House Bill 76, Access to Healthcare Options, would require the state to extend Medicaid coverage to individuals with income at or below 133% of the federal poverty level (FPL) starting Jan. 1, 2024, and establish a fund allowing the state to provide direct payments to acute care hospitals based on assessments of hospital costs. Democratic Gov. Roy Cooper has been advocating for expansion, which could reduce the uninsured population by 30%, or 346,000 people, according to an Urban Institute analysis from November.
Legislative leaders in North Carolina have struck a deal to expand Medicaid in the state, although the measure won’t be voted on until later this month at the earliest. During a news conference on March 2, state House Speaker Tim Moore and Senate leader Phil Berger, both Republicans, touted the agreement as a major accomplishment for North Carolina, which is one of 11 states that has not yet expanded Medicaid eligibility under the Affordable Care Act. “What a huge policy direction this is that will provide help for so many in this state, but it’s going to do it in a way that’s fiscally responsible,” Moore said, according to the Associated Press. Under the agreement, which was still being drawn up at press time, the state’s 10% share of covering the Medicaid expansion population would be paid through assessments on hospitals. Previously, the Urban Institute estimated that expanding Medicaid could reduce the uninsured population by 30%, or 346,000 people, in North Carolina.
Almost 450,000 people in Georgia could gain health coverage if the state expands Medicaid eligibility to nonelderly individuals with incomes up to 138% of the federal poverty level, according to an Urban Institute analysis. The statewide uninsurance rate would fall from 14.7% to 10.0% with Medicaid expansion. By geographic area, decreases in uninsurance rates would vary from 3.9 percentage points in the Atlanta area to 6.3 percentage points in the southern area. However, Republican Gov. Brian Kemp’s victory over Democrat Stacey Abrams, who made Medicaid expansion a core pillar of her campaign in the midterm election, may stymie Georgia Democrats’ long-standing push for full Medicaid expansion. Currently, Centene Corp. dominates the state’s Medicaid managed care market, with more than 1.04 million members as of December 2022.
A South Dakota ballot initiative that would finally bring Medicaid expansion to the state triumphed in the midterm elections, passing with 56% of the vote. It’s the latest in a string of successful ballot initiatives in expansion holdout states — and perhaps the last. While there have been rallying cries of support for expansion in some of the 11 remaining holdout states, the efforts of Democratic governors and organizing committees working to get expansion on future ballots have been stymied for years.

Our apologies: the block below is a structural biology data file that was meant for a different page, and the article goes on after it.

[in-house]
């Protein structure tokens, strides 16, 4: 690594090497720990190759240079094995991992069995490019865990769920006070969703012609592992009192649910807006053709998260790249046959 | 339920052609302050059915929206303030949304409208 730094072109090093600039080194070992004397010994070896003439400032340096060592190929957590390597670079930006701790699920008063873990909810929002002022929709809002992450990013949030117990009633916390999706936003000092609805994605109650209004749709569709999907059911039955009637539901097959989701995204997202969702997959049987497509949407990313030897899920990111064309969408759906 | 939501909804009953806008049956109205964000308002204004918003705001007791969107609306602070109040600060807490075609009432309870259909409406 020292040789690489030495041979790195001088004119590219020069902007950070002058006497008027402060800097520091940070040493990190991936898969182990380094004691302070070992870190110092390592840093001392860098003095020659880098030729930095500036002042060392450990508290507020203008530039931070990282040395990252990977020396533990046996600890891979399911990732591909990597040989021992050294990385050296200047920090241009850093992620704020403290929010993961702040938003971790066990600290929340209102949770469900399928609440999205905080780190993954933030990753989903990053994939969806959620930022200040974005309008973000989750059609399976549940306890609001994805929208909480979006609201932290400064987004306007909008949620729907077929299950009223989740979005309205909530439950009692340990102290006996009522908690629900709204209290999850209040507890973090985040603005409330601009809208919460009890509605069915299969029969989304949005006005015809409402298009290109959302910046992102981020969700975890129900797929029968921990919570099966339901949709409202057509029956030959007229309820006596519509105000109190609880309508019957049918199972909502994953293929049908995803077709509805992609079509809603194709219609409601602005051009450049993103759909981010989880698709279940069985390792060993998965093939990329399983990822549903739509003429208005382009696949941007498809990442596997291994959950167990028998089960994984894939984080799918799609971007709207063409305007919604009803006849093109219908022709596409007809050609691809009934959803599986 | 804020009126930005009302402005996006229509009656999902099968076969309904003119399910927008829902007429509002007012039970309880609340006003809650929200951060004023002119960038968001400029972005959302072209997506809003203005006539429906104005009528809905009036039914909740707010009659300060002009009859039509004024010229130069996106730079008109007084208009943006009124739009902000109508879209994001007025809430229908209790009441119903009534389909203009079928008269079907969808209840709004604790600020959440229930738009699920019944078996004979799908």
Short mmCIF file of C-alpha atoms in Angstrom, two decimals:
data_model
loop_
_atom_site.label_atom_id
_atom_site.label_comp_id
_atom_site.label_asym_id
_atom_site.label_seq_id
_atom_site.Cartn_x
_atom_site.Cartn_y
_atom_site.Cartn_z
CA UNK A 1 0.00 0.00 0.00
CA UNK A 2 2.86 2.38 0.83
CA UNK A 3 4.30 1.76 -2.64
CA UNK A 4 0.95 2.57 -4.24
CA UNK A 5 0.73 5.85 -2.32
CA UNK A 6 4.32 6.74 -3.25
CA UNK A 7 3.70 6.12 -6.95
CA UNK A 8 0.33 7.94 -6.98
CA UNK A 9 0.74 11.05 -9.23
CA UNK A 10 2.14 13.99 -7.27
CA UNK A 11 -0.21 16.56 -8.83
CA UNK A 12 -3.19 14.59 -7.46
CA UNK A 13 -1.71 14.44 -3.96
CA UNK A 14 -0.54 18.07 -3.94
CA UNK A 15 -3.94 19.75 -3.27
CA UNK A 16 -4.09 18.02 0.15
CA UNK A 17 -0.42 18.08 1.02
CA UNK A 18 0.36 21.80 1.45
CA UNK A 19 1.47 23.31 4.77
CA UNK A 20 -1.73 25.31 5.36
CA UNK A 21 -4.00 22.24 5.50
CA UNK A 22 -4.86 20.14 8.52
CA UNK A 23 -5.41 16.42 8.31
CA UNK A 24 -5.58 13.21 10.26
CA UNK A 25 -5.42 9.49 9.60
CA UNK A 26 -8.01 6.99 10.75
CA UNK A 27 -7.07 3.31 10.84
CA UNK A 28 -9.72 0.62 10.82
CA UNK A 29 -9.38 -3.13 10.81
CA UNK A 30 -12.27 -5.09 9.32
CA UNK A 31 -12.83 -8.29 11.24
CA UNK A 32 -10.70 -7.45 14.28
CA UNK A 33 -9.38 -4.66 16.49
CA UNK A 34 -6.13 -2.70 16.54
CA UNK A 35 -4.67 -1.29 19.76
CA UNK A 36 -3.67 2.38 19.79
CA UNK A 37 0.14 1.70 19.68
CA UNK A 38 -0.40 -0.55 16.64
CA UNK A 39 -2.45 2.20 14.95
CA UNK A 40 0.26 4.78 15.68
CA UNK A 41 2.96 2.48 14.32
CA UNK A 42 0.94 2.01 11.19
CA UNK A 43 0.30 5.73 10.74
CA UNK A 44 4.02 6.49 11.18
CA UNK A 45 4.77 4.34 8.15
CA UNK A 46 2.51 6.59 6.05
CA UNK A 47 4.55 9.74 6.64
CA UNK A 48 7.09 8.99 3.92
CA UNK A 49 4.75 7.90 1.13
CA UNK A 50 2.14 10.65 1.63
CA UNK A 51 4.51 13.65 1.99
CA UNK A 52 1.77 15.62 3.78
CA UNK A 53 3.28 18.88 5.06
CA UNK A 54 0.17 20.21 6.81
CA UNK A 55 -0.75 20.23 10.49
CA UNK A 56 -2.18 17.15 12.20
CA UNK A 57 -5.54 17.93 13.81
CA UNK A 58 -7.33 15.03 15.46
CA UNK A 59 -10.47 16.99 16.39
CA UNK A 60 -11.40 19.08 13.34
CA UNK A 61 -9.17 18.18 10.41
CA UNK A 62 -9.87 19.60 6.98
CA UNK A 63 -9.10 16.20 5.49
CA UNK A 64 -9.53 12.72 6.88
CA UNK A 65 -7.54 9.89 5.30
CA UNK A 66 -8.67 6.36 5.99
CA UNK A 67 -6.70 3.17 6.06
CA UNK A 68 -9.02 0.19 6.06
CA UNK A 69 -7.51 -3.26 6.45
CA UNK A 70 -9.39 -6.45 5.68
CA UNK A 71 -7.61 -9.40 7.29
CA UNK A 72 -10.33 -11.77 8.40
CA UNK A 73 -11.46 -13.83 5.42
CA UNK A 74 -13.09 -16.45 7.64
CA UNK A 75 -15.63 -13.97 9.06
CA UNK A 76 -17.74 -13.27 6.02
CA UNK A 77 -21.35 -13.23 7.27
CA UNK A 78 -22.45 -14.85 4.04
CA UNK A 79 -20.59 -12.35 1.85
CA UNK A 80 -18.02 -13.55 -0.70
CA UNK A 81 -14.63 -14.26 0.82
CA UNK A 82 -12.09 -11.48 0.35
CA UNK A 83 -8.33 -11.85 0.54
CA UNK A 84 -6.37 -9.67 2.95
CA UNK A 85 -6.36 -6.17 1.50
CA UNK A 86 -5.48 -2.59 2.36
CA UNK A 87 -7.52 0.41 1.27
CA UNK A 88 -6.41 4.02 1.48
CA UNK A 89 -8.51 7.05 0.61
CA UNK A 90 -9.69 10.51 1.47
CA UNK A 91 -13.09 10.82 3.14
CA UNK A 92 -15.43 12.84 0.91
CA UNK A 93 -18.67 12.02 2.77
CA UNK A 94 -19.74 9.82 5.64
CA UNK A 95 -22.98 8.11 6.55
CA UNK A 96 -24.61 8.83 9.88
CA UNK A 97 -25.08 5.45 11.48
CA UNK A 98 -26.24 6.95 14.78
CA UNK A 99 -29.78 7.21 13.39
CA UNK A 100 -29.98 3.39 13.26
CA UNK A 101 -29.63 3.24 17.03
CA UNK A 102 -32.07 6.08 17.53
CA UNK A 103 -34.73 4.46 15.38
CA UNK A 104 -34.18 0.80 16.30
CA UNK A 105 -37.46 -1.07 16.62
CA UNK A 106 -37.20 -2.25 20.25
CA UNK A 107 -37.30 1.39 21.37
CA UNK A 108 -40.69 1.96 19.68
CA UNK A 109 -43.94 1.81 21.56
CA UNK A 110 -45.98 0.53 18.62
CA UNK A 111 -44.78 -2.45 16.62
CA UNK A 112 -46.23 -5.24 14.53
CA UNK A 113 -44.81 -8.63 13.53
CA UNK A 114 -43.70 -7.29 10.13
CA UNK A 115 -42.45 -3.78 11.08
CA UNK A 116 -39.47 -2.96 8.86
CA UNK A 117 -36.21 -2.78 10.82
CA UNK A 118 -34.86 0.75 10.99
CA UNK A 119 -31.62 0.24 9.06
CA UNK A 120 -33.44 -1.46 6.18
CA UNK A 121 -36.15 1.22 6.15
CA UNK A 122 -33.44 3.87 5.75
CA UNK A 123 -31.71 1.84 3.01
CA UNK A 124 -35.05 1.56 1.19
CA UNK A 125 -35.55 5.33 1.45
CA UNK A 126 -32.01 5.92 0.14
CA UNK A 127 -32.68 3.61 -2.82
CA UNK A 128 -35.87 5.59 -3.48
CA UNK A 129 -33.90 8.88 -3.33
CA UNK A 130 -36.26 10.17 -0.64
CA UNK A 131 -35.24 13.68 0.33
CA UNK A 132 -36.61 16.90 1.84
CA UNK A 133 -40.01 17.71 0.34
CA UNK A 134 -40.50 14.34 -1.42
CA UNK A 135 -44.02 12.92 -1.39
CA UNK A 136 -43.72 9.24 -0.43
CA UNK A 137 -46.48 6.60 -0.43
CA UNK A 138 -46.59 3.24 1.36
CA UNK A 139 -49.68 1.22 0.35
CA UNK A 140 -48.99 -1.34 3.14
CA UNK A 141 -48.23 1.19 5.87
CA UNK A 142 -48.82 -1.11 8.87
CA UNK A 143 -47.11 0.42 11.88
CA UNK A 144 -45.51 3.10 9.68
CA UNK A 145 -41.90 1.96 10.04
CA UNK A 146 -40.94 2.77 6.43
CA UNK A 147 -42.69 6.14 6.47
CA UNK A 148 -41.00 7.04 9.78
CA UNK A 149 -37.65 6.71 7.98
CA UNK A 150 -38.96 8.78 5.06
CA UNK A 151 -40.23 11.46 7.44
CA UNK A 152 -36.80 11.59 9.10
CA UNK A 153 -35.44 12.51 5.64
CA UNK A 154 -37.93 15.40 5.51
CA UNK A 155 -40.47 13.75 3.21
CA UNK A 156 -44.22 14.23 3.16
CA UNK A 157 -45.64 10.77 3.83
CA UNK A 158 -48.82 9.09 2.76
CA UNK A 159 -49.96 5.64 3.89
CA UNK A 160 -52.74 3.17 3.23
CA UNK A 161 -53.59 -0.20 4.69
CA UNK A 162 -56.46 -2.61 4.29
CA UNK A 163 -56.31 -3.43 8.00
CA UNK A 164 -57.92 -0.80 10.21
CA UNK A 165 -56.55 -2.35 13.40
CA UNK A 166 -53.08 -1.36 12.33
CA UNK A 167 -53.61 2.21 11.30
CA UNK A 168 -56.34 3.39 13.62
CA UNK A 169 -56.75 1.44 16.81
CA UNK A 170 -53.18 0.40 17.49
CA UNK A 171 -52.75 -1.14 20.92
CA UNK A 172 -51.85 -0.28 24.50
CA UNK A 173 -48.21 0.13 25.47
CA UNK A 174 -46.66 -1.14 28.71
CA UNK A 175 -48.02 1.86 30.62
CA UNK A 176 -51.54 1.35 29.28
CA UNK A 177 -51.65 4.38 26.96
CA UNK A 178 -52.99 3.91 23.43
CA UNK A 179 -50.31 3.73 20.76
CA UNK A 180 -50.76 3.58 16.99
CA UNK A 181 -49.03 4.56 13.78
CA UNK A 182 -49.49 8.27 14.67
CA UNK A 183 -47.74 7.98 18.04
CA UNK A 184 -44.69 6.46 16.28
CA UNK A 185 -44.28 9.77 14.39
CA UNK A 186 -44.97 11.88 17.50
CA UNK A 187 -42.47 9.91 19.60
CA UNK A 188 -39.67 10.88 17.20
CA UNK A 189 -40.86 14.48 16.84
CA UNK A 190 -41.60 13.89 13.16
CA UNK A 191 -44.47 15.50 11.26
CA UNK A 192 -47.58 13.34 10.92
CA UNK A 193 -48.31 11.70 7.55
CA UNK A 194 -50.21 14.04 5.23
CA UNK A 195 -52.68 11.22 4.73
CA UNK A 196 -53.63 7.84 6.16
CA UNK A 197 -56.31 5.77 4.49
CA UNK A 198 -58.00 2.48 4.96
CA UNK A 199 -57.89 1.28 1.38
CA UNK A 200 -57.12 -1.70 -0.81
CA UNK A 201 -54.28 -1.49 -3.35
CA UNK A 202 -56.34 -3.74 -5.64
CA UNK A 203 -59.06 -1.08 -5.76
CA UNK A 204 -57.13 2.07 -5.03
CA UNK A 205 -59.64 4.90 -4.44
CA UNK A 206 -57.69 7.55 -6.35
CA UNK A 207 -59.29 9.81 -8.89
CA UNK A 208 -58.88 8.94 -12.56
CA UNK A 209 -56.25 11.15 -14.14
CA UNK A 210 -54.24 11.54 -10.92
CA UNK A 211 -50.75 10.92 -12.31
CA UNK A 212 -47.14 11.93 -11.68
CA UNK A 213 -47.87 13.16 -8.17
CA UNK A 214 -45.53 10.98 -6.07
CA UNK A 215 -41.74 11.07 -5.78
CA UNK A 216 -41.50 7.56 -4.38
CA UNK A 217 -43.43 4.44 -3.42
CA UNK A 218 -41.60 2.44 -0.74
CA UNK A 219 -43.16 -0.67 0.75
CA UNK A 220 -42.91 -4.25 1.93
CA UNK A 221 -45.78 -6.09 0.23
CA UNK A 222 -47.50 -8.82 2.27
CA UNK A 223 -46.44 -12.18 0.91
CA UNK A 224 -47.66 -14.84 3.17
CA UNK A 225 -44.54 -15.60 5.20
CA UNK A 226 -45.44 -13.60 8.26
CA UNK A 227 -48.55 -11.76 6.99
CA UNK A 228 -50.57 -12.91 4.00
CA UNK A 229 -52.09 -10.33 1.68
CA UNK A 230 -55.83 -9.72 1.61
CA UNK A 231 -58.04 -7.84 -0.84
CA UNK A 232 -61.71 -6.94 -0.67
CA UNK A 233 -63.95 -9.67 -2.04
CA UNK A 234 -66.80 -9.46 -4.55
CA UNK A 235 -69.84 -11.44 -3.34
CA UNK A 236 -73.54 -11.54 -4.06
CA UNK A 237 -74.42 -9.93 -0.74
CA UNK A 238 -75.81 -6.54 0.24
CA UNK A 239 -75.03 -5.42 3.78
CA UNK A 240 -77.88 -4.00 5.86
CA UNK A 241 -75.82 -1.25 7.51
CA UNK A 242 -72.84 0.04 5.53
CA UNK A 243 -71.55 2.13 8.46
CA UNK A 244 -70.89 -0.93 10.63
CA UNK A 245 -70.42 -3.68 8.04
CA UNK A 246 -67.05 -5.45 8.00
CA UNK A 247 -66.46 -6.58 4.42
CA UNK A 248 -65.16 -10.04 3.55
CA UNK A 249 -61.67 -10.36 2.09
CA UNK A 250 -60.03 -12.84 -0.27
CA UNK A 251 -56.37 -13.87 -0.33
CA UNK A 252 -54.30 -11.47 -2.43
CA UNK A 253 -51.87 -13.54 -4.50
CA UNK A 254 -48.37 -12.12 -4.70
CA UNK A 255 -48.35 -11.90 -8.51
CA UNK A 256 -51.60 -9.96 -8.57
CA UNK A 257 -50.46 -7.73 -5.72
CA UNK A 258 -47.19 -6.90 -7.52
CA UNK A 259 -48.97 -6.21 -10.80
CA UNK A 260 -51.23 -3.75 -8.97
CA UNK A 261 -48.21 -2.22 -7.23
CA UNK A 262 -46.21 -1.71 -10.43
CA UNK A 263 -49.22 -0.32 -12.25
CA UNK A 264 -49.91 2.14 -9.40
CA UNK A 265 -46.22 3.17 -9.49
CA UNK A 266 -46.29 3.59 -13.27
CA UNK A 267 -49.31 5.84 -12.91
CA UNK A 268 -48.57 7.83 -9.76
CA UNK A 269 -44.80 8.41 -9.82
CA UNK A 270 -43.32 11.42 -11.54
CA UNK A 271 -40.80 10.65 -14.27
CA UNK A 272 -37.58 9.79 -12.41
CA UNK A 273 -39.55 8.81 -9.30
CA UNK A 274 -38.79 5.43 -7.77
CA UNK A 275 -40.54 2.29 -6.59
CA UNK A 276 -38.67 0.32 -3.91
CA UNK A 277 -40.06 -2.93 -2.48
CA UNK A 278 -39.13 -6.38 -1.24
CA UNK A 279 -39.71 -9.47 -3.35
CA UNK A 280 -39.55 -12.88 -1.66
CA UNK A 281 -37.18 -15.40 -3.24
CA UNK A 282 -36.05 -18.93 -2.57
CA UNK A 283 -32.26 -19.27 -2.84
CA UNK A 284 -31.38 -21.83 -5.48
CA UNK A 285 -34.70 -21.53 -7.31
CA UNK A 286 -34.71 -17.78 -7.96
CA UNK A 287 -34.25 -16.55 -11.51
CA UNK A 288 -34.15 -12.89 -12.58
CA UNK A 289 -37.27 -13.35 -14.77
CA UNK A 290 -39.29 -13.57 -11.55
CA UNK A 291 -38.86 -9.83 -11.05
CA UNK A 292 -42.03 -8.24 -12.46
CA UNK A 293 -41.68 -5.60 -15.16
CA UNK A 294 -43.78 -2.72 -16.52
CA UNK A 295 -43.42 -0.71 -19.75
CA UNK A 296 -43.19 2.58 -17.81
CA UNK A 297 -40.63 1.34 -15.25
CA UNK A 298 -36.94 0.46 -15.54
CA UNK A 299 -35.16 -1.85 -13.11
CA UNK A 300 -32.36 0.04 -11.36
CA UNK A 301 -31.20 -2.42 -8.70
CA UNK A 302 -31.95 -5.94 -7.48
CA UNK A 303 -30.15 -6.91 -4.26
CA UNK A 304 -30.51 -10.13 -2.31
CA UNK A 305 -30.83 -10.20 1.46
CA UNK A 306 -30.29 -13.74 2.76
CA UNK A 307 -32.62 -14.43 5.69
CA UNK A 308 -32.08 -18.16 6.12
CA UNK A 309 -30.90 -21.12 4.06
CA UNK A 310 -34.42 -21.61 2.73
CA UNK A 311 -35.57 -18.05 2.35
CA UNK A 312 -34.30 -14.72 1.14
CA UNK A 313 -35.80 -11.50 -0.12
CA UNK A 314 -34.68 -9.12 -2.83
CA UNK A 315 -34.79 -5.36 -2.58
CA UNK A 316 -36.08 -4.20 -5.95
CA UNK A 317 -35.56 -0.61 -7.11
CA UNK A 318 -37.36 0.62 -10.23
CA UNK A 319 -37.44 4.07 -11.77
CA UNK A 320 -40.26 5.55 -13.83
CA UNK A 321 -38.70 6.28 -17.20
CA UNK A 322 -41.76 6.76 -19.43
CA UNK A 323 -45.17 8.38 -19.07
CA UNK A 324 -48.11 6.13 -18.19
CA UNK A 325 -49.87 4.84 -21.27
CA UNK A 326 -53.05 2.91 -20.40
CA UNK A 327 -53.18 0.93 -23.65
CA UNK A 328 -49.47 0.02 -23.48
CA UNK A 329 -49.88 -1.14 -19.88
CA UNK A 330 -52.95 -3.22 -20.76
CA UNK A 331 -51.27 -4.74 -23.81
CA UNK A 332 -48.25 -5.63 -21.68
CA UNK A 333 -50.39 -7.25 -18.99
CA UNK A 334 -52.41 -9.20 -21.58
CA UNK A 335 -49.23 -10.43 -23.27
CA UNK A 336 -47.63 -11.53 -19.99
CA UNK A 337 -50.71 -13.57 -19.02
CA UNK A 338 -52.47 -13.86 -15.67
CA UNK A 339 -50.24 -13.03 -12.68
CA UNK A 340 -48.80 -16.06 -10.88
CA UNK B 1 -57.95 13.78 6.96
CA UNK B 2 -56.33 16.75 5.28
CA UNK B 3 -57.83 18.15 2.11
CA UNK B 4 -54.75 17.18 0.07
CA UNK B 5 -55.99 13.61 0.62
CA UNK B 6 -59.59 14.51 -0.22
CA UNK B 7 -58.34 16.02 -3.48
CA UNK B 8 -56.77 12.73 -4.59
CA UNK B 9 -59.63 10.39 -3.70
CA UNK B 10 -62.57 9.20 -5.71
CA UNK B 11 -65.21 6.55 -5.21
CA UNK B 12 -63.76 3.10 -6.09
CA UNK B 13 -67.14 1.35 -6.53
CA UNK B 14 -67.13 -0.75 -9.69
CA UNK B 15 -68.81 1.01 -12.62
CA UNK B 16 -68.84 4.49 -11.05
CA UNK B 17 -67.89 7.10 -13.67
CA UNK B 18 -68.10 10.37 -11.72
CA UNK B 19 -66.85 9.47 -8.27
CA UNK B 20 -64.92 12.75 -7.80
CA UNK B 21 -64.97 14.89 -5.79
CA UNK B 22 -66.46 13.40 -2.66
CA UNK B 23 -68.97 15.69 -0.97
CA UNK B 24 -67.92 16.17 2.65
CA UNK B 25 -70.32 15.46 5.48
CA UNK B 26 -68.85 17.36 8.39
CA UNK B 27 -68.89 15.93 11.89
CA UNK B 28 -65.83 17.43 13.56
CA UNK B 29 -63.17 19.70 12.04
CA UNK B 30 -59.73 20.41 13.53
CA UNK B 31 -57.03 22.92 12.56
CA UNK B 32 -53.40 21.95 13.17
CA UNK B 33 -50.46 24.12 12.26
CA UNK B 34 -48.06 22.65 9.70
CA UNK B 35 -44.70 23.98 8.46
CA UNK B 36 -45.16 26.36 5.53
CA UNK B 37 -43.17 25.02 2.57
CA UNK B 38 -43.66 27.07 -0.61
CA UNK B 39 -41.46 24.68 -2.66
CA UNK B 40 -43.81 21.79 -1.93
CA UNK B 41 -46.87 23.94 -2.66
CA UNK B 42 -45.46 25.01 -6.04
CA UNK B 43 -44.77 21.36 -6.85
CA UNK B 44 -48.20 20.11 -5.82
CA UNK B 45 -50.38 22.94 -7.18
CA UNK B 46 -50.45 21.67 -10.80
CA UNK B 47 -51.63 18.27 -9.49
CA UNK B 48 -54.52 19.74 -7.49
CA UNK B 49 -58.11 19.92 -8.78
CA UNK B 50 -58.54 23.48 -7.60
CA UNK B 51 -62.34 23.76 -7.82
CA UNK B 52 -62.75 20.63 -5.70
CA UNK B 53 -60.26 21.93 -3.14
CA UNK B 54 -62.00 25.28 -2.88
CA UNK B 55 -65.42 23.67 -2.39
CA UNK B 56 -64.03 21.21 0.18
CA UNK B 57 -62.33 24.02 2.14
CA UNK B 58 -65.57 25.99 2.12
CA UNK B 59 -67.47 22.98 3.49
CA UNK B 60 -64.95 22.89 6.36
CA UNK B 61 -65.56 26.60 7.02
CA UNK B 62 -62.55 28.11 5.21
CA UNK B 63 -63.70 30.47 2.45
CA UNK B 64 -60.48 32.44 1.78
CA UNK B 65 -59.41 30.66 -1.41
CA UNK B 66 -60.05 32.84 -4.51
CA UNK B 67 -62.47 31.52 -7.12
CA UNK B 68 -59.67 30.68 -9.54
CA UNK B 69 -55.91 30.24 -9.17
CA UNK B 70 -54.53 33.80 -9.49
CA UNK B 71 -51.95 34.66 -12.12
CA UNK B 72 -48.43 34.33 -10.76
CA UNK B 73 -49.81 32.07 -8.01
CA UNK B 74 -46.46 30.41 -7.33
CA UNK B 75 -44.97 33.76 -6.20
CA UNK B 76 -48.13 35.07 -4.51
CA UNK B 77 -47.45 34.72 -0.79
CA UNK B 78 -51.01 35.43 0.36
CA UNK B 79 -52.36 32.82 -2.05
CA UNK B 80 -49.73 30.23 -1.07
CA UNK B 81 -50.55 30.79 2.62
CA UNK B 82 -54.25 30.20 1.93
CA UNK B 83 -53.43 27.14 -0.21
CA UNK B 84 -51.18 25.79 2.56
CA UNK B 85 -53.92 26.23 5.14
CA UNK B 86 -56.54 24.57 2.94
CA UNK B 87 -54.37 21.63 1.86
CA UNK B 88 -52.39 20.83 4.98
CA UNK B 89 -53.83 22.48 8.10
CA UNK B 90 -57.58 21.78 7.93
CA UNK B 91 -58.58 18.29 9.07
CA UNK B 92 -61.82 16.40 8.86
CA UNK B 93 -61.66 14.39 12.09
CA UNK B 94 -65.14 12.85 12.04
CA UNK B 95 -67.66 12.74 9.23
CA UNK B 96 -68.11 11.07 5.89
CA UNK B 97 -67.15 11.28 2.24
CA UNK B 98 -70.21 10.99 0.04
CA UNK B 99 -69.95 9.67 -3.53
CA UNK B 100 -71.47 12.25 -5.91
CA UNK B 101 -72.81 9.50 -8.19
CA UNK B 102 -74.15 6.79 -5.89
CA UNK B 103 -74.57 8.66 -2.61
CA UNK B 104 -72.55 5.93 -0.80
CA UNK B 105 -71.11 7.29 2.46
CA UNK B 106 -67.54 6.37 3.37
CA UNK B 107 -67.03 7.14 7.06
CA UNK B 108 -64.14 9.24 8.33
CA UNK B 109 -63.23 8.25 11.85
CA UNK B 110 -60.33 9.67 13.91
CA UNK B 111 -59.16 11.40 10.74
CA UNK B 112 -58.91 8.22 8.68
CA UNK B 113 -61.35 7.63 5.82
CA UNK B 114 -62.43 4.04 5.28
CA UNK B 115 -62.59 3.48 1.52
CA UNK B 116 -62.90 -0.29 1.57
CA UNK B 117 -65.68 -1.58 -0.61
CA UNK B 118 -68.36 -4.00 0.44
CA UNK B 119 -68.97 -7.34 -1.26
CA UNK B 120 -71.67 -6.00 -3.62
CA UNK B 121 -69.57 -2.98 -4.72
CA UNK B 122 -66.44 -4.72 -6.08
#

At some point in the next year, it’s likely that Medicaid eligibility redeterminations will resume — a process that will be kicked off when the Biden administration declares an end to the COVID-19 public health emergency (PHE). Medicaid has hit record-high enrollment this year, meaning states and managed care organizations will have to contact more people than they ever have before in a short period of time; meanwhile, MCOs will also have to deal with looming cuts to reimbursement and rising provider rates.
Margins for MCOs seem likely to shrink. Provider rate increases are coming soon, though it’s likely that they will vary in timing and scope depending on market and contract cycles. However, the pricing effects of workforce shortages and inflation will impact every plan and provider, sources previously told AIS Health.
Multiple States Set Sights on Medicaid Expansion in Coming Election; Millions Could Gain Eligibility
About 3.7 million people could gain access to health care if the current 12 nonexpansion states were to fully implement a Medicaid expansion in 2023, according to a recent Urban Institute analysis.
In the upcoming gubernatorial elections in November, Medicaid expansion could be a key issue in several nonexpansion states, including Wisconsin, Kansas and Georgia. All three states had several failed attempts to fully expand Medicaid eligibility.